Valley Food Bank opens Brighter Days store
On Friday morning, April 8, Valley Food Bank’s Brighter Days store officially opened to offer a new service to customers and a fundraising option to sponsor its vital community programs.
Valley Food Bank executive director Monica Grant said the second-hand clothing storefront inside the front doors of its large new facility on Houlton Street serves two key purposes. The money raised through the sale of donated clothing directly funds the many services of the food bank. It also provides free clothing to food bank clients.
Grant said the store, run by Misty Brown, opened at 9 a.m. Friday and will be open to the general public Tuesday through Friday from 9 a.m. to 5 p.m. The store will be closed on weekends.
While donated clothing and a few household items are available for purchase by the general public, food bank customers can pick up needed items for free on Tuesdays.
Grant and Brown are encouraging area shoppers to visit the Brighter Days store to view the selection of quality used clothing. Not only can shoppers save money, but their purchases also help maintain vital food bank services.
The shop welcomes customers inside the main entrance doors of the 28,000 Houlton Street building to which the food bank moved last fall.
Grant explained that the large building enhances Valley Food Bank’s ability to provide more and better services to customers. The large facility also offers a few additional fundraising options.
She explained that the new building, which is still being renovated, provides more space and better options for receiving, delivering, storing, displaying and dispersing food for customers.
Grant said classrooms and a kitchen were still under construction. They will allow the food bank to organize cooking and nutrition classes once completed. It will also provide a space to offer finance and budgeting courses, tax preparation, educational courses and more.
Grant added that businesses, organizations and the general public can rent the rooms for meetings or conferences, providing additional revenue for the food bank.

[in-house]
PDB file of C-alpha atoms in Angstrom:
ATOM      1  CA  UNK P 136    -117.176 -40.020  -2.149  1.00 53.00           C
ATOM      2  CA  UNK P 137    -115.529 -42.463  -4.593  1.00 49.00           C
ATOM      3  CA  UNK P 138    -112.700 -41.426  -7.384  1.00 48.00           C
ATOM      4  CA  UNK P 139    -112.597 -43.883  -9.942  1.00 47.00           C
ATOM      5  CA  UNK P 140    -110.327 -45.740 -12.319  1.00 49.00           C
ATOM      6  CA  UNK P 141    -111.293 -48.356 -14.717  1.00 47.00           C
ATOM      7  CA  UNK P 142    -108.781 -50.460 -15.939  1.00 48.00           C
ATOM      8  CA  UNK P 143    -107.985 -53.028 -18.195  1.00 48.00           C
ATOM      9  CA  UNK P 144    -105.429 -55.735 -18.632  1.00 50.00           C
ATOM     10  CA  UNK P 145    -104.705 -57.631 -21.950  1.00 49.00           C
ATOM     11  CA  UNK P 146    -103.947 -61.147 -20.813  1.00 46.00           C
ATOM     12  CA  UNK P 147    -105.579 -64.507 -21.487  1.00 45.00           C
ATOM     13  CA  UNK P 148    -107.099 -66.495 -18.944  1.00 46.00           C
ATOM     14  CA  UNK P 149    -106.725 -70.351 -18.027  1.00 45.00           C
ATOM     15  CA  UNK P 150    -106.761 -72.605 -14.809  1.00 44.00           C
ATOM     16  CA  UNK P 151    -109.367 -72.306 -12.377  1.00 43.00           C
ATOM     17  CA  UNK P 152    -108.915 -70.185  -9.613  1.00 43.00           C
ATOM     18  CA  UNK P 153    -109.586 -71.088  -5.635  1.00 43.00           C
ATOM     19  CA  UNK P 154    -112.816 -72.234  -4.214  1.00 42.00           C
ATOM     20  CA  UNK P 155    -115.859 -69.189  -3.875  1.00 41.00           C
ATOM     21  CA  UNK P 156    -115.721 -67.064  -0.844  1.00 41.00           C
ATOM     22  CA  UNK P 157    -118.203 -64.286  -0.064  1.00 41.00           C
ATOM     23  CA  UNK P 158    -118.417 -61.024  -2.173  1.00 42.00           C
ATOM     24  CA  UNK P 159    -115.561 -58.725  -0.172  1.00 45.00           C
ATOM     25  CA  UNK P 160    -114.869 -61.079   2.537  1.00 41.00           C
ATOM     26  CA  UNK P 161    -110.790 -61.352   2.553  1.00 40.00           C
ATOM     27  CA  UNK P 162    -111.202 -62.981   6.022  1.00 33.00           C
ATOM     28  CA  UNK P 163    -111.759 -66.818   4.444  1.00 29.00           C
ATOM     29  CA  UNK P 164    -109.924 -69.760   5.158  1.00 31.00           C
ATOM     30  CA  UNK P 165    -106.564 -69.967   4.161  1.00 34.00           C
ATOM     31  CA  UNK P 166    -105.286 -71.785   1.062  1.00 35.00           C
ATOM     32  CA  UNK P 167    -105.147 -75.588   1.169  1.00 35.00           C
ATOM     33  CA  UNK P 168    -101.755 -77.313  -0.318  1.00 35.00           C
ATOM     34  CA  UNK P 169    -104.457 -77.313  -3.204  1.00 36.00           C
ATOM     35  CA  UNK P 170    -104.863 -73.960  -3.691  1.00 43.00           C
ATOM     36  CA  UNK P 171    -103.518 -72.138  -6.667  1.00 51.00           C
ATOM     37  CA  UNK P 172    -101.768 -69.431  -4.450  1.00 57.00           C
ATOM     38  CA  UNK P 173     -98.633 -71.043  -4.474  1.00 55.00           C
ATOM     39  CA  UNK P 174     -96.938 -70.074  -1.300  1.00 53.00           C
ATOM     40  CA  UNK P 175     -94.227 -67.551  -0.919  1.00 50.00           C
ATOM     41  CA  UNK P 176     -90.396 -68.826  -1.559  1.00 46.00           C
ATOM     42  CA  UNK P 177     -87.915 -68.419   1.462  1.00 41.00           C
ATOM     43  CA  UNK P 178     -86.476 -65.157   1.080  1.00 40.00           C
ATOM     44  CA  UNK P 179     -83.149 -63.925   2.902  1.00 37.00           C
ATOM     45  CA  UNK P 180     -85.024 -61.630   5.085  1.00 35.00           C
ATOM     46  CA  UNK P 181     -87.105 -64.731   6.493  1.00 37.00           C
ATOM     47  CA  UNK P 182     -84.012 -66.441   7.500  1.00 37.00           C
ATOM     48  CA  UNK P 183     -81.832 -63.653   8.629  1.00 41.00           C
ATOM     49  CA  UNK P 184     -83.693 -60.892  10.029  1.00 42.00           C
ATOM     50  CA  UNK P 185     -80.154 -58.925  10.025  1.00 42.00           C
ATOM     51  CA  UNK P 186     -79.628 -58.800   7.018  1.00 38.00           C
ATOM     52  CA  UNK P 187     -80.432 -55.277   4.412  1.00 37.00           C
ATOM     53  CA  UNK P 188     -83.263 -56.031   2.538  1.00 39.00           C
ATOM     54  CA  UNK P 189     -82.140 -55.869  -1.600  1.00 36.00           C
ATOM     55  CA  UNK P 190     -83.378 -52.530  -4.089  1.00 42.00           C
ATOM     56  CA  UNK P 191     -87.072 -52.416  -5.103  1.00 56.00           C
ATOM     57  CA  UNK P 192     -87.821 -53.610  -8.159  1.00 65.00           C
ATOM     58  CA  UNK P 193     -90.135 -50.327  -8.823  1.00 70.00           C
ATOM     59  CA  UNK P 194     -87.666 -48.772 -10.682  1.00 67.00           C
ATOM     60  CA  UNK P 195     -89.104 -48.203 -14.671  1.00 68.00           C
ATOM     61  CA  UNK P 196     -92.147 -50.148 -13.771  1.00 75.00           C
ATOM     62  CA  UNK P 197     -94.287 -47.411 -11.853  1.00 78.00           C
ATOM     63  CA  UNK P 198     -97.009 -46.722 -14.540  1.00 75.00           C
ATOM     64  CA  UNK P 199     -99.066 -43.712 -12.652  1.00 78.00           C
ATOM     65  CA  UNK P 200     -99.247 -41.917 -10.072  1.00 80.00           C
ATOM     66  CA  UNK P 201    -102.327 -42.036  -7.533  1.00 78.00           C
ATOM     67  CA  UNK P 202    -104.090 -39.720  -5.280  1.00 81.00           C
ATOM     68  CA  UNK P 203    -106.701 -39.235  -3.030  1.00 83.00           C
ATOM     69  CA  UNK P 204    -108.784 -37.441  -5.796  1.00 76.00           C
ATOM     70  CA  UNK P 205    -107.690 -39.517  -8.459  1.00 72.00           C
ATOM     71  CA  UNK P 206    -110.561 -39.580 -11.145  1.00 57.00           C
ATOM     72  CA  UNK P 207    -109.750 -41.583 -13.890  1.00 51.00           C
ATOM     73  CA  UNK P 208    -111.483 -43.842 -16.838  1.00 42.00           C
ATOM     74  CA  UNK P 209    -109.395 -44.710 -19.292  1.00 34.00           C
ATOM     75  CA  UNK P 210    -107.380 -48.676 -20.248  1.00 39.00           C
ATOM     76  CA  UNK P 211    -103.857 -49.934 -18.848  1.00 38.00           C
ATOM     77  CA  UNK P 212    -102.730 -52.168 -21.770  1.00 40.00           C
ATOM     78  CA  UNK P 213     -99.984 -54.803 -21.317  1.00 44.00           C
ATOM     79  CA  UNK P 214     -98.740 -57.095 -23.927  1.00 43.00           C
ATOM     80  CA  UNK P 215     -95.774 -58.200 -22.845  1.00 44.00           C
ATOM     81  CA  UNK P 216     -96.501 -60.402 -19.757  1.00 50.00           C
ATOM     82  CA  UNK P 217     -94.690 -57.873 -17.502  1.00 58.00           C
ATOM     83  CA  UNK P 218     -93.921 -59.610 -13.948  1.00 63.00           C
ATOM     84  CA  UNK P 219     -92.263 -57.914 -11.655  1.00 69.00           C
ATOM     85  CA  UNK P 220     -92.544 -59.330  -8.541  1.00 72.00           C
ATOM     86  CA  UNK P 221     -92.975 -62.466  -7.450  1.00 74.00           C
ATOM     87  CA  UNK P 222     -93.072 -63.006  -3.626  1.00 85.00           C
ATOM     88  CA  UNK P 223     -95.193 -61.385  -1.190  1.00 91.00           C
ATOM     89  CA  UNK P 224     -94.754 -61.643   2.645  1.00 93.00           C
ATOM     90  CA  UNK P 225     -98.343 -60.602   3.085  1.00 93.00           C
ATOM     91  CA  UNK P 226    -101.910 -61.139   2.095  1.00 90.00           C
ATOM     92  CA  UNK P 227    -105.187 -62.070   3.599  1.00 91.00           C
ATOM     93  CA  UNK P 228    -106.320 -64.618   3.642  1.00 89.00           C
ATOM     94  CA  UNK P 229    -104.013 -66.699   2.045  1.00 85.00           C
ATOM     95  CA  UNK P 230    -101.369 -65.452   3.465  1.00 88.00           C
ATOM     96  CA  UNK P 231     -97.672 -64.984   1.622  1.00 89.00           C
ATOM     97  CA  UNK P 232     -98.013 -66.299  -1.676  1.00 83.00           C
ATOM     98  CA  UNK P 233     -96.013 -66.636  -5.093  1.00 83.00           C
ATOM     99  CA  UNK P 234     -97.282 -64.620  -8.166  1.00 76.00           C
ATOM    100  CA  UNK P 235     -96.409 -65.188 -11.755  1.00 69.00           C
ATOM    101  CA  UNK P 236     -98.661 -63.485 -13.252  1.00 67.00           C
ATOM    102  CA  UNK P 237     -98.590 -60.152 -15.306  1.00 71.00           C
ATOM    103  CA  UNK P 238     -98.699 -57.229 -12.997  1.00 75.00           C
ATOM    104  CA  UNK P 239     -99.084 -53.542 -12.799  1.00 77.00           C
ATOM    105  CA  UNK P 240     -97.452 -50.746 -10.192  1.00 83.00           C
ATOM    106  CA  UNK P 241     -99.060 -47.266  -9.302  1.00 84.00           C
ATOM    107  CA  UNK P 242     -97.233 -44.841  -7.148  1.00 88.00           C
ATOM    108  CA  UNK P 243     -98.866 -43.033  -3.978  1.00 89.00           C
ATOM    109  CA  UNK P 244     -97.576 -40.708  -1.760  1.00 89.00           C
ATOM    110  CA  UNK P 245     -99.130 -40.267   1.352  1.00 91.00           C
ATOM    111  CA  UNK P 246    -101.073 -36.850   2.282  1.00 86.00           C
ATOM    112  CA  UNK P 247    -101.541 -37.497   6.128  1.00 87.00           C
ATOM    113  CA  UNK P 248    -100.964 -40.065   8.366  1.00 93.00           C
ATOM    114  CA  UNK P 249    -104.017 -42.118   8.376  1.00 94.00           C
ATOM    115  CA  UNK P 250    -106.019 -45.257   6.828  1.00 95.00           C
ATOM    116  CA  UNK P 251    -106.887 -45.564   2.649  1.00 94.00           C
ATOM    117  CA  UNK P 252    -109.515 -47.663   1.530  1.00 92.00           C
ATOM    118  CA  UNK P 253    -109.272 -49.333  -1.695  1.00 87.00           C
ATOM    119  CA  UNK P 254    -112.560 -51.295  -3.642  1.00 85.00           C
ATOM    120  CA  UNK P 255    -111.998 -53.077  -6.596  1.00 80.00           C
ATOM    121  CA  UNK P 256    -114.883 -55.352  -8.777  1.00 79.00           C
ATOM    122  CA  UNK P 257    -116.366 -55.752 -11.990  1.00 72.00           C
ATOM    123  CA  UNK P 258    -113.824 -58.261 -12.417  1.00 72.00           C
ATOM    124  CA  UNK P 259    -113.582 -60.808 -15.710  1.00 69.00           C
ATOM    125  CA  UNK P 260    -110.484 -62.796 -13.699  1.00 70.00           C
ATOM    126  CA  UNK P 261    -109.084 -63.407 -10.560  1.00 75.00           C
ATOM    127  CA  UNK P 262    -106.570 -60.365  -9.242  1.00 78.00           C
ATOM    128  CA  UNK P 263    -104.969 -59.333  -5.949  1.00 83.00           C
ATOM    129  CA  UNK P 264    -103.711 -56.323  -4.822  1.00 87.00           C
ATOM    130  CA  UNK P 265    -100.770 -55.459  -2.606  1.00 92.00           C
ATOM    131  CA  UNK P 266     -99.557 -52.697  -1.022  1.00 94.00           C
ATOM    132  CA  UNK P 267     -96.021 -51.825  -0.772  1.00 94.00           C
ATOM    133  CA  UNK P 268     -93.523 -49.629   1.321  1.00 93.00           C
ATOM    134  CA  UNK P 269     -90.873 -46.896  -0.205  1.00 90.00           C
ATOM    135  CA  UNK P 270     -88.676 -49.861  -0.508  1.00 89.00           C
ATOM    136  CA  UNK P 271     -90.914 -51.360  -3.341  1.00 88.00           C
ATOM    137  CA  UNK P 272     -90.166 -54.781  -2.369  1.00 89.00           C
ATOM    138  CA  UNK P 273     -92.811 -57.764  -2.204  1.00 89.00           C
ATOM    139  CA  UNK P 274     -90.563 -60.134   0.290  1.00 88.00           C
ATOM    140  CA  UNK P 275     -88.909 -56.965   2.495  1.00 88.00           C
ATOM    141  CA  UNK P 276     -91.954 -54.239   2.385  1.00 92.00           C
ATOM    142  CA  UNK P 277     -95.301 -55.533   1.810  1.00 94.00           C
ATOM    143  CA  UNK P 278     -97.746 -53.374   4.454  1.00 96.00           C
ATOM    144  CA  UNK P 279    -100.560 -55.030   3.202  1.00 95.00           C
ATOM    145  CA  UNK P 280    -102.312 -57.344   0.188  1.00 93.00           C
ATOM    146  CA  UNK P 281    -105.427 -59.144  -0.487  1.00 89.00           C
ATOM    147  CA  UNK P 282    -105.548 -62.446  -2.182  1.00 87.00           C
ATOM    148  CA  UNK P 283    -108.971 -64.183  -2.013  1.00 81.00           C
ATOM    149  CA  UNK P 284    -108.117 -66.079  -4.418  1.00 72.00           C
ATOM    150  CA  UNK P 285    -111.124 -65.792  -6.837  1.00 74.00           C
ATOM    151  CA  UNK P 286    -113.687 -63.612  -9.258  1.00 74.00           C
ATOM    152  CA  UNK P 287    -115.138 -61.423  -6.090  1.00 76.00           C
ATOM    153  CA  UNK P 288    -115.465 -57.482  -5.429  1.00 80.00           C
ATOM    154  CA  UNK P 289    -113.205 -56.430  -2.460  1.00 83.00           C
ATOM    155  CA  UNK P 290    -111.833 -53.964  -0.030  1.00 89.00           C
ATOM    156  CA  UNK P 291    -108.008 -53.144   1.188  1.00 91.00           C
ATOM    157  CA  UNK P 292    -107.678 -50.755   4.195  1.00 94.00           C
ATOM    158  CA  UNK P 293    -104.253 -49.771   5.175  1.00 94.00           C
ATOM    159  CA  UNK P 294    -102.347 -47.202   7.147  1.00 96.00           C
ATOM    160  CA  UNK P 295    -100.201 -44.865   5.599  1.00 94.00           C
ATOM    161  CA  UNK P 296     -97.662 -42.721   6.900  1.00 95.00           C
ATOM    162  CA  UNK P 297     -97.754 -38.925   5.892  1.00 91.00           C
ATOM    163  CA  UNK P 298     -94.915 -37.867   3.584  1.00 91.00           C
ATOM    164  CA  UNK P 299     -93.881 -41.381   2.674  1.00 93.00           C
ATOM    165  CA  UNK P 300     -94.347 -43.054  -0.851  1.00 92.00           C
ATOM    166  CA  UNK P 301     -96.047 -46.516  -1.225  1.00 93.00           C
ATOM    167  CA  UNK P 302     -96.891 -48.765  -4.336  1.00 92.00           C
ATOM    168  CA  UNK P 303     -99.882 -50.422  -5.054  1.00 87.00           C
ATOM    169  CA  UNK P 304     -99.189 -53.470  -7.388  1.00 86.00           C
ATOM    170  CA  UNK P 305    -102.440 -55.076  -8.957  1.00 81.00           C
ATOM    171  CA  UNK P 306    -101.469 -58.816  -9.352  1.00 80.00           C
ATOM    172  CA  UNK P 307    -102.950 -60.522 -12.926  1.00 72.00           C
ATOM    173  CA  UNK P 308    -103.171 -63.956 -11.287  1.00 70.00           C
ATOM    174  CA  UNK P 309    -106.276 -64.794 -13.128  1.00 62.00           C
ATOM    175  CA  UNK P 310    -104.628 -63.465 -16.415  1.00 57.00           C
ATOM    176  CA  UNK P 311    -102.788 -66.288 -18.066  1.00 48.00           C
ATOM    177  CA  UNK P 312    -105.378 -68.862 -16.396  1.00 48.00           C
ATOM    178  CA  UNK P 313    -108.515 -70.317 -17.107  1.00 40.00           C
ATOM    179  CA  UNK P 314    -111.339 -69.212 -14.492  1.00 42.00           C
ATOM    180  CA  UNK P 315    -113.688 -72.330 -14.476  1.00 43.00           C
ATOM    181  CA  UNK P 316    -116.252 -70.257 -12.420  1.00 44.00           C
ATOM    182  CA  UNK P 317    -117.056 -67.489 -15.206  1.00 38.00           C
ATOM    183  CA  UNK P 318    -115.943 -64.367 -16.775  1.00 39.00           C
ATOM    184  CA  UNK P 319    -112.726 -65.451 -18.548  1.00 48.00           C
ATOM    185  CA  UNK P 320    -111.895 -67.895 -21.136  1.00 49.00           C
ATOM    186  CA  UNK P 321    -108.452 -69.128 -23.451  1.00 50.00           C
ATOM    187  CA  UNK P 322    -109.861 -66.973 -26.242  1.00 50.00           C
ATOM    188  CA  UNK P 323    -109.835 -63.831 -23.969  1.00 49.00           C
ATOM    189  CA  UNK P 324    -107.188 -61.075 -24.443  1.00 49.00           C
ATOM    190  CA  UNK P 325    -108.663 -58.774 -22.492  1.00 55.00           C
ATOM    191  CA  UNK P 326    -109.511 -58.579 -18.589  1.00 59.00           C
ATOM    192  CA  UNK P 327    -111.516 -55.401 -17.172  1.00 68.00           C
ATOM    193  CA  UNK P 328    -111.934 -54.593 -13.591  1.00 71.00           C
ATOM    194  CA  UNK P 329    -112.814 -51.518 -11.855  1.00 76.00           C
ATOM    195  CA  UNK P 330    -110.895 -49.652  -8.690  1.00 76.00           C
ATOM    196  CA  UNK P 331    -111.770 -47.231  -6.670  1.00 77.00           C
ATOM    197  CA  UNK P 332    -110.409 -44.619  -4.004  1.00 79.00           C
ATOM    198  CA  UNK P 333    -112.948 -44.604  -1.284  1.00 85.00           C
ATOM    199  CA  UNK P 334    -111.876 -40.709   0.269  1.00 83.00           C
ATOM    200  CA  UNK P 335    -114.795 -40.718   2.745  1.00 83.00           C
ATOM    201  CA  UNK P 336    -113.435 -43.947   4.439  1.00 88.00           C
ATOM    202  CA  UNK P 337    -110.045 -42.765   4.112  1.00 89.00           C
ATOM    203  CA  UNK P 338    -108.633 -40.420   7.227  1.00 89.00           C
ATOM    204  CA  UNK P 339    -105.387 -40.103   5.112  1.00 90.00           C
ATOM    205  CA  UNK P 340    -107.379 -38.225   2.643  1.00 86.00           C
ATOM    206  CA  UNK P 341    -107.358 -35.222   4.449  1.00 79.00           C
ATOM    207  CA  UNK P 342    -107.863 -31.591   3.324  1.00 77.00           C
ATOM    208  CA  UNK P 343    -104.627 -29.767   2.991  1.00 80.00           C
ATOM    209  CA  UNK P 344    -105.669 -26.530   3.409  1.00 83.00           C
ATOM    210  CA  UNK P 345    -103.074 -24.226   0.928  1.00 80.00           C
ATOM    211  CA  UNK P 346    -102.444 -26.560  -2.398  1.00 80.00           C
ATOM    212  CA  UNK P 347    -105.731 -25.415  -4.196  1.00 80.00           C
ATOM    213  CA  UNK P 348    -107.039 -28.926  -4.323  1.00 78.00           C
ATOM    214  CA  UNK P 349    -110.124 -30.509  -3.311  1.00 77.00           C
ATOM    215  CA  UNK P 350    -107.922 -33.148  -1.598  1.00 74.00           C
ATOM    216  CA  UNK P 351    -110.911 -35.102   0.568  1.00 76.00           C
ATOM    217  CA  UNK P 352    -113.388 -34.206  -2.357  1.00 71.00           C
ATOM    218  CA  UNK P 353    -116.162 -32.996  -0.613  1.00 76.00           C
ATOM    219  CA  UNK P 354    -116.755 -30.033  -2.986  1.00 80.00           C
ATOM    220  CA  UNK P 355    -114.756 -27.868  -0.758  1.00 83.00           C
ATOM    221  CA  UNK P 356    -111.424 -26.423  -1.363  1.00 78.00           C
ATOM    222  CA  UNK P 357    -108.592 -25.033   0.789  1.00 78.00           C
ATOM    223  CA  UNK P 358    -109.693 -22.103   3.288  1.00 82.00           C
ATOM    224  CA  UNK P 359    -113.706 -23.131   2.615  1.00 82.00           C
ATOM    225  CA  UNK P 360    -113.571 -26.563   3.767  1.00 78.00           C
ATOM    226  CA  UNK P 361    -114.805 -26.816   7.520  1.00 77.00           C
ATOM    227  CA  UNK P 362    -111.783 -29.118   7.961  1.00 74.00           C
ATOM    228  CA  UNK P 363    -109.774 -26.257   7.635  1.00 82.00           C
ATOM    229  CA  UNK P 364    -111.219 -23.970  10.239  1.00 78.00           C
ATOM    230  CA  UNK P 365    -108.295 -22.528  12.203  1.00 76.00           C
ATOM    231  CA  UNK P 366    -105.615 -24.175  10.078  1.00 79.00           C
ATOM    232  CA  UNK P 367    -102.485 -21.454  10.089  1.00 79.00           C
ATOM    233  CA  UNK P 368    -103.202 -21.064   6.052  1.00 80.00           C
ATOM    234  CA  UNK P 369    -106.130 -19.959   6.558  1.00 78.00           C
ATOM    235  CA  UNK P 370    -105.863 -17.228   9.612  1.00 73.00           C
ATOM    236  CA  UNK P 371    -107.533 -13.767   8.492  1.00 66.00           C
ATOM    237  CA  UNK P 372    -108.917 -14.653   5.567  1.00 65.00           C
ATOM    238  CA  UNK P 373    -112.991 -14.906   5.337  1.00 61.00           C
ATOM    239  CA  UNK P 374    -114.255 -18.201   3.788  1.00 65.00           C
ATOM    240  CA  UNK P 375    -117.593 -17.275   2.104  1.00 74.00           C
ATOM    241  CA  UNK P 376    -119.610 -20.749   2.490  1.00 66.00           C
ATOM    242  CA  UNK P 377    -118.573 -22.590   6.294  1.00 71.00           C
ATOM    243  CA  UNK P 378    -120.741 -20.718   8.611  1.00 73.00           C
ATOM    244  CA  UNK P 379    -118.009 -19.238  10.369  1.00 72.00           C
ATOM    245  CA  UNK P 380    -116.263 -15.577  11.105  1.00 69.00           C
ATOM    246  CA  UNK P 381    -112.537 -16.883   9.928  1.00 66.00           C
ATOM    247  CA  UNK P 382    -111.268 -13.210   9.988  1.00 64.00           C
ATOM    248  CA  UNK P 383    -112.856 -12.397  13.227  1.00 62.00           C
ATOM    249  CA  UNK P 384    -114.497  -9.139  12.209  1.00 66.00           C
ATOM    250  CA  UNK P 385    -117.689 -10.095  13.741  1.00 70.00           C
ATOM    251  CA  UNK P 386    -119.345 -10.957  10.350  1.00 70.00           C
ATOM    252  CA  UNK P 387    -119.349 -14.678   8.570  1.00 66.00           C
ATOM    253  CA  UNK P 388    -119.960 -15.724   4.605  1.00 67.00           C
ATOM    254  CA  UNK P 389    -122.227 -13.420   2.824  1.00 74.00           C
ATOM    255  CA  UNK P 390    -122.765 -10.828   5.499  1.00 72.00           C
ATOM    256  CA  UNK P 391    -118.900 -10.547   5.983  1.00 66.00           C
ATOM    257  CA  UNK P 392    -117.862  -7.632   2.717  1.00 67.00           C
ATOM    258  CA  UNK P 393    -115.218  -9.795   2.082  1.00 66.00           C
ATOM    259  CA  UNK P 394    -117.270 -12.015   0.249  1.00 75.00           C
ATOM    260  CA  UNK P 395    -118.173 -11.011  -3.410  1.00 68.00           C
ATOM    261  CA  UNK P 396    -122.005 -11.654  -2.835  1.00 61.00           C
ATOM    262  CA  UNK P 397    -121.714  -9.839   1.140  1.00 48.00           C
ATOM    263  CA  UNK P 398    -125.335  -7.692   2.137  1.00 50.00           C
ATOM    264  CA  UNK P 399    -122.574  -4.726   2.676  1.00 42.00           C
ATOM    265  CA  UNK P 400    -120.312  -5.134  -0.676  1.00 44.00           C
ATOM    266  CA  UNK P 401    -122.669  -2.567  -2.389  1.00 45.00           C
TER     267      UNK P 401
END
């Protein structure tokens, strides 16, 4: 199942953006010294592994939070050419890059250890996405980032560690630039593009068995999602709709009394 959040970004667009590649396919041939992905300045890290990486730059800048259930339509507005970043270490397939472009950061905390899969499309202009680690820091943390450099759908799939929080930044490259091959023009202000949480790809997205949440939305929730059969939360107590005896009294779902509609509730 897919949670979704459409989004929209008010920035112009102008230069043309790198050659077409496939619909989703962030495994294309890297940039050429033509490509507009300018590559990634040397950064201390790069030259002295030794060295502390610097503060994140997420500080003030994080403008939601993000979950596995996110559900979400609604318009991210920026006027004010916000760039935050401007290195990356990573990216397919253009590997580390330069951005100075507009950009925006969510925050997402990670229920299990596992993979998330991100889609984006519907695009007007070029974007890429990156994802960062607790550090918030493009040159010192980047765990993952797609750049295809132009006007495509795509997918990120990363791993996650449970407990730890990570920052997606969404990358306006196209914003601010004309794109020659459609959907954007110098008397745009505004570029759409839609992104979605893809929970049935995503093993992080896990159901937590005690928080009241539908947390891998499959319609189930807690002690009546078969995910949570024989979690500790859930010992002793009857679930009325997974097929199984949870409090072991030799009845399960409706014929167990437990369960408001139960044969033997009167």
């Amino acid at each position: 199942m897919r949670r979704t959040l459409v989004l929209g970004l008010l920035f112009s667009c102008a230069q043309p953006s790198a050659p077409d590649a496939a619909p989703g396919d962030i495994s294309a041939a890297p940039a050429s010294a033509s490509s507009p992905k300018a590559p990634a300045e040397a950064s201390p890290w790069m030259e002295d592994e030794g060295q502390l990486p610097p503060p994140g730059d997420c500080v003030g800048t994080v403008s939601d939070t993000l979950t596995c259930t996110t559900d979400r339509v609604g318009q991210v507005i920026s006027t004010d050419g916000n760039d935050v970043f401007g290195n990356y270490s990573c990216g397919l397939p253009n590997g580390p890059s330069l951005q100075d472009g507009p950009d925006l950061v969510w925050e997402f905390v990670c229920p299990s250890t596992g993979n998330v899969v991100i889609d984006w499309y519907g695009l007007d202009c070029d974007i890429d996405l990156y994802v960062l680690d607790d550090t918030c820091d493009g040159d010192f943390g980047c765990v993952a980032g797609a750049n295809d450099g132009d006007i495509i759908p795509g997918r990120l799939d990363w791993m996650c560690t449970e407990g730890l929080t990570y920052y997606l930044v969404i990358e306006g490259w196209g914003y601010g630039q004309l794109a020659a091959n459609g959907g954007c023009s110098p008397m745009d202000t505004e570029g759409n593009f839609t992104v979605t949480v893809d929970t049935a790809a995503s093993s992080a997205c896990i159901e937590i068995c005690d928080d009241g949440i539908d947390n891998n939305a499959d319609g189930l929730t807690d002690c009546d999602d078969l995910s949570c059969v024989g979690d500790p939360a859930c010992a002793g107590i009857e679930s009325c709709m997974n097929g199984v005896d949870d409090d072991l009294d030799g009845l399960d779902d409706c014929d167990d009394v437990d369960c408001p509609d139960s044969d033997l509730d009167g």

Grant said funds were needed to meet the growing demands of the food bank, which saw 377 boxes of food released in March.
“That means we fed 377 families,” she said.
Grant said customers receive two boxes of food, one containing non-perishable food and another containing refrigerated and frozen food.
In addition to providing food boxes, the Valley Food Bank also provides food for breakfast programs at 17 schools and other outreach programs.
Grant said food bank demands are increasing, just as rising spending on food, gas and housing is putting additional pressure on low-income families.
“The cost of food is crazy,” she said.
She said low-income working families and the elderly make up a big part of her client list. In addition to new customers,
Grant said she’s been seeing a return from customers who haven’t used the service for a few years.
“We’re all one paycheck away from needing the service,” she said.
Grant explained that some clients only need temporary help to get through tough times, perhaps due to a sudden layoff or to fill in gaps while support programs kick in.
She said food banks are not funded by the government and rely heavily on community support, adding that the Valley Food Bank benefits from generous business partners in the region.
Complementing corporate donations helping to purchase and renovate his new home, Valley Food Bank is the Woodstock Rotary Club’s latest project.
At its virtual kitchen party on February 12, the club officially kicked off its fundraising campaign “The Valley Food Bank: Changing Lives in the Valley” to raise $1.125 million to complete the renovations.
Rotarian Ashley Farrell said the club presented the Valley Food Bank with a $150,000 donation at the event. She said the campaign, chaired by Ed Barrett, has formed sub-committees to approach local businesses and professionals in the area for financial support to achieve its goal.
Farrell said residents have two ways to donate directly to the Rotary campaign. They can transfer funds electronically to [email protected] or send a check payable to Valley Food Bank at 680 Main Street, PO Box 4227, Woodstock, NB E7M 1A0, Canada.
Farrell praised the efforts of Grant, his staff, volunteers and supporters since the Valley Food Bank moved to its new location last fall.
“They did a ton of work, and they did it very quickly,” she said. “It’s amazing what they’ve done with that.”
Farrell said the food bank project is Rotary’s biggest campaign since supporting the construction of the new Sanctuary House shelter for abused women and children.
In announcing its campaign, the Rotary Club described the many vital services the Valley Food Bank has provided to communities from Nackawic to River de Chute since its inception in 1983.
He explained that the Valley Food Bank provides food support to more than 3,000 households per year. It also offers inclusive programs such as community outreach, emergency food service, free clothing and household items, school breakfast, Christmas boxes, turkey drive, and birthday room.
Rotary’s donation of $150,000 at its launch and individual contributions have pushed its campaign almost halfway to its goal, with funds raised to date reaching $525,000.